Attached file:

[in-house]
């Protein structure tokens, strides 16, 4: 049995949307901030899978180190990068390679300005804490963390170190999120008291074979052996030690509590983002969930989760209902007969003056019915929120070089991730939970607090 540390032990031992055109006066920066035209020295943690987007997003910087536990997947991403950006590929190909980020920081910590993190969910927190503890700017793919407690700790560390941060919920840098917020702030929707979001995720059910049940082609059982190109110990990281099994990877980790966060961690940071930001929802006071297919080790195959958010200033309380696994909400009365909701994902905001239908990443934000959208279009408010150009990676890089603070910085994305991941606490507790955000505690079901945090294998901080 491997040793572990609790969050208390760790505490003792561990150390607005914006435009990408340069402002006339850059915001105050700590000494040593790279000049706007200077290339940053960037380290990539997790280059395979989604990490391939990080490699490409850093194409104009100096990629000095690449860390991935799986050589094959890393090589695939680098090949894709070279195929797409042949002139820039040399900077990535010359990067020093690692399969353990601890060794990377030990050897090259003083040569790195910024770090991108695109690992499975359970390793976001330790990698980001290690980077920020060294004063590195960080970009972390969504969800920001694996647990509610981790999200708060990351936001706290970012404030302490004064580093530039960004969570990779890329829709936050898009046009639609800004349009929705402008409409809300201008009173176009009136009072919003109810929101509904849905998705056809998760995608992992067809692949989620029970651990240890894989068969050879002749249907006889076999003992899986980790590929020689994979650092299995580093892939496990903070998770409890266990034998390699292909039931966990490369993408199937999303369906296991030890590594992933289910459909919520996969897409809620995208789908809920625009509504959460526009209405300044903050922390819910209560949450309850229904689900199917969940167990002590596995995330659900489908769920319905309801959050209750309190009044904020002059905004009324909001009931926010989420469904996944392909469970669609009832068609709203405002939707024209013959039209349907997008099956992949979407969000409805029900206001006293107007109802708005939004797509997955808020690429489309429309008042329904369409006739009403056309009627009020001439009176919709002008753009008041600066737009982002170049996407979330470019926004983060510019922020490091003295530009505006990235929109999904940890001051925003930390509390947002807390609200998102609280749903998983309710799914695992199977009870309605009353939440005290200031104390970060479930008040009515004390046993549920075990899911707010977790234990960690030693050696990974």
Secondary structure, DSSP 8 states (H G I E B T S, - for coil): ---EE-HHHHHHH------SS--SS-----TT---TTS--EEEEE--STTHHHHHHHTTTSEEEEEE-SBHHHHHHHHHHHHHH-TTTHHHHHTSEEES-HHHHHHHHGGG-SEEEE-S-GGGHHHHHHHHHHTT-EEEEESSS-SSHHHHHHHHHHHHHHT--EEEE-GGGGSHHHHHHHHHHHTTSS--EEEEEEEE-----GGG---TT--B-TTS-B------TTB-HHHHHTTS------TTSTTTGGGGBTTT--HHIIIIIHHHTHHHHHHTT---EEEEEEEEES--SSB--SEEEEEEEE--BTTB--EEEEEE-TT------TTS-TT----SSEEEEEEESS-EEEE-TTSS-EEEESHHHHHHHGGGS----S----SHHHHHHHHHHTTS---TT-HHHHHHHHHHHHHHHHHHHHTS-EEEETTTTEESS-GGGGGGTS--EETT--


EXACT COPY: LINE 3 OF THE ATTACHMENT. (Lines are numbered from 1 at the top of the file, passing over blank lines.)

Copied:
Secondary structure, DSSP 8 states (H G I E B T S, - for coil): ---EE-HHHHHHH------SS--SS-----TT---TTS--EEEEE--STTHHHHHHHTTTSEEEEEE-SBHHHHHHHHHHHHHH-TTTHHHHHTSEEES-HHHHHHHHGGG-SEEEE-S-GGGHHHHHHHHHHTT-EEEEESSS-SSHHHHHHHHHHHHHHT--EEEE-GGGGSHHHHHHHHHHHTTSS--EEEEEEEE-----GGG---TT--B-TTS-B------TTB-HHHHHTTS------TTSTTTGGGGBTTT--HHIIIIIHHHTHHHHHHTT---EEEEEEEEES--SSB--SEEEEEEEE--BTTB--EEEEEE-TT------TTS-TT----SSEEEEEEESS-EEEE-TTSS-EEEESHHHHHHHGGGS----S----SHHHHHHHHHHTTS---TT-HHHHHHHHHHHHHHHHHHHHTS-EEEETTTTEESS-GGGGGGTS--EETT--